TWO of the largest charities in the battle against breast cancer are to merge, it was announced yesterday.
Breakthrough Breast Cancer and Breast Cancer Campaign will launch the new charity in the spring, with the chief executives of both groups jointly managing the preparations.
More than 4,500 women are diagnosed with breast cancer in Scotland each year. It is the most commonly diagnosed cancer in women in the country and about 1,000 women die from the disease every year.
The UK’s survival rate is one of the worst in Europe and it is expected that by 2030 about 60,000 women and men will be diagnosed yearly, 185,000 lives will have been lost and 1.2 million people will be living with the impact of the disease.
Both charities believe the merger will lead to more funds being invested in research, a more comprehensive programme of research overall into all areas of breast cancer prevention and treatment, and the creation of a single voice for all those dedicated to ending breast cancer, helping to ensure that the benefits of research reach patients quicker.
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Isla Smith and Stephanie Monk, chairwomen of Breast Cancer Campaign and Breakthrough Breast Cancer respectively, said: “We could not have achieved all we have for women affected by breast cancer without our inspirational and dedicated supporters.
“As a result of their support, the research they’ve helped fund and the advances they’ve made possible, we’re now able to take this compelling next step forward in our journey to beat breast cancer.”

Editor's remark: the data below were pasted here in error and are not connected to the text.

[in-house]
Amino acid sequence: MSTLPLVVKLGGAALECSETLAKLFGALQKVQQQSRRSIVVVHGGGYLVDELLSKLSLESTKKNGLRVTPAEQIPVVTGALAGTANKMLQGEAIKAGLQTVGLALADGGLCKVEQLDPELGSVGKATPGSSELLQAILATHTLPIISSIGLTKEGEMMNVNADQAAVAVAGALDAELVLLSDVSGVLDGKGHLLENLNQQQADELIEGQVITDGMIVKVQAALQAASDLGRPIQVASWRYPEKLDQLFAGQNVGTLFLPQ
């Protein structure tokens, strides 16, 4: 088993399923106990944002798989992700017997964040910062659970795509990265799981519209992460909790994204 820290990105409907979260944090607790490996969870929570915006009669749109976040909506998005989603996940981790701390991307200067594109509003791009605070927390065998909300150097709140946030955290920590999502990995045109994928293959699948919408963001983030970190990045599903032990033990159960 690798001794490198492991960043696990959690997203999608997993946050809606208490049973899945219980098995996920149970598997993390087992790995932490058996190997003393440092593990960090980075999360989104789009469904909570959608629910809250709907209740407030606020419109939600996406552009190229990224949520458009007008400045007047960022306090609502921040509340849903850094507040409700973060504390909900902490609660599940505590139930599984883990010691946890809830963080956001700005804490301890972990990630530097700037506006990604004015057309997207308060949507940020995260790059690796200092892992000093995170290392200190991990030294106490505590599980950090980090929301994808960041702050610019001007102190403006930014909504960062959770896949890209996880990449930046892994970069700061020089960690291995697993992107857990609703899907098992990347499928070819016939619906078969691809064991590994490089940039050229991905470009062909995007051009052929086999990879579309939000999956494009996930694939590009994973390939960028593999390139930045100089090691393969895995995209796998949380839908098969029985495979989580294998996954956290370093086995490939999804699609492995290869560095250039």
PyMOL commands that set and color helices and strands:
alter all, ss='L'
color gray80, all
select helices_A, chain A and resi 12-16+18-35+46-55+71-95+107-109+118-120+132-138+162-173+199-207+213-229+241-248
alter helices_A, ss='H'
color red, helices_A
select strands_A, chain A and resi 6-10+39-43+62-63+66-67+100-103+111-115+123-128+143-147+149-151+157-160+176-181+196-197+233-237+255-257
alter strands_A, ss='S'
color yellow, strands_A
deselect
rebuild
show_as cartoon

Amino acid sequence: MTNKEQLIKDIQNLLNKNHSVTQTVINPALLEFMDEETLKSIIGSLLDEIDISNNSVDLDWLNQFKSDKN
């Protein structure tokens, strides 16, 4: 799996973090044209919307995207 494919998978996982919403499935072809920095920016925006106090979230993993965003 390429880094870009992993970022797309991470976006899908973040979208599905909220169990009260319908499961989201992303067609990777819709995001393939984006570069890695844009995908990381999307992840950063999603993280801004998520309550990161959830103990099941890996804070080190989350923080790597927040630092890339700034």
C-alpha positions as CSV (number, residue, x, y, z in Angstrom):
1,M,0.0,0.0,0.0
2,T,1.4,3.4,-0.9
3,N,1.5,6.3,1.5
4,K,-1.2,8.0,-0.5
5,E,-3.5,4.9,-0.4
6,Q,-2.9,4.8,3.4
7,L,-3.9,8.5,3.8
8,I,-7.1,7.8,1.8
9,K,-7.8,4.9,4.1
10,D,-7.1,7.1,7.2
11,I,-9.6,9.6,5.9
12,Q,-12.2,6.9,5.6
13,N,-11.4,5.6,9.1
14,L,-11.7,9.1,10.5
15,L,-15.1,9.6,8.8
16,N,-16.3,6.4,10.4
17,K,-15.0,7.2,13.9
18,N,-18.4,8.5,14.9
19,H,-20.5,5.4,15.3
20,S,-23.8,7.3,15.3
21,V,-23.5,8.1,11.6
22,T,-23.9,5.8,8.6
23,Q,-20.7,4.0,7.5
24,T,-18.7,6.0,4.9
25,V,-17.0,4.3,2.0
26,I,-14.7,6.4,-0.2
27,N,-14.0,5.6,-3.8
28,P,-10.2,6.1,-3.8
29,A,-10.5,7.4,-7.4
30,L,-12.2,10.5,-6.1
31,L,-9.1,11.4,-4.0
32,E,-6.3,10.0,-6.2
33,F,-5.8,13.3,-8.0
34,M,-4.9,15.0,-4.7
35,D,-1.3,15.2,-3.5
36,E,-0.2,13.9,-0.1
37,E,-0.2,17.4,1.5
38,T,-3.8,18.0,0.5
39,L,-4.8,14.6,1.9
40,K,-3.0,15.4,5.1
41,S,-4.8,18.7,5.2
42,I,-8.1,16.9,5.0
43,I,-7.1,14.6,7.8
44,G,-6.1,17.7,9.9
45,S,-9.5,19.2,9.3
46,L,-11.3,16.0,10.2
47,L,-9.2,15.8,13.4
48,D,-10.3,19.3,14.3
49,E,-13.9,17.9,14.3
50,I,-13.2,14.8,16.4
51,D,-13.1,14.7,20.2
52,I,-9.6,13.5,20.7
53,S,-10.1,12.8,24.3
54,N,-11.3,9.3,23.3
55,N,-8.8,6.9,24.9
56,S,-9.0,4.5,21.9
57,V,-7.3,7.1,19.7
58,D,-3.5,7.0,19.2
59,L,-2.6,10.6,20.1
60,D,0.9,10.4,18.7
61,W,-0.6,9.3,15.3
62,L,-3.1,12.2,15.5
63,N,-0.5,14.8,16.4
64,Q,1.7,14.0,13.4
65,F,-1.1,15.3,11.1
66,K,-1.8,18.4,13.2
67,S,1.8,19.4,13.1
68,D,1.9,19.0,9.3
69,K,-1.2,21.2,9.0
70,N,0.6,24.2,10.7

Breakthrough Breast Cancer raises about £17 million a year through flagship campaigns such as Fashion Targets Breast Cancer, TLC: Touch, Look, Check and projects such as the Breakthrough Generations Study – the world’s largest and most comprehensive study into the causes of breast cancer.
It also currently funds the work of more than 270 research scientists across the UK.
Breast Cancer Campaign raises about £12m a year through flagship campaigns such as Wear It Pink and the Pink Ribbon Ball.
James Jopling, who has been appointed director for Scotland at the new charity, said: “This is absolutely the right decision to ensure that together we will be a stronger, more effective force committed to putting an end to breast cancer in Scotland and the rest of the UK. United, we will achieve our shared ambition that by 2050 no-one will die from the disease.”
Singer Linda Nolan, who has been a long-term supporter of the breast cancer research both charities fund, said: “As my family and I know all too well, a breast cancer diagnosis is completely heartbreaking.
“But thanks to life-saving research funded by both Breakthrough Breast Cancer and Breast Cancer Campaign, we have started to answer some of the biggest questions about the disease and have made significant progress in overcoming it.”
The charities have been instrumental in developing new breast cancer treatments.
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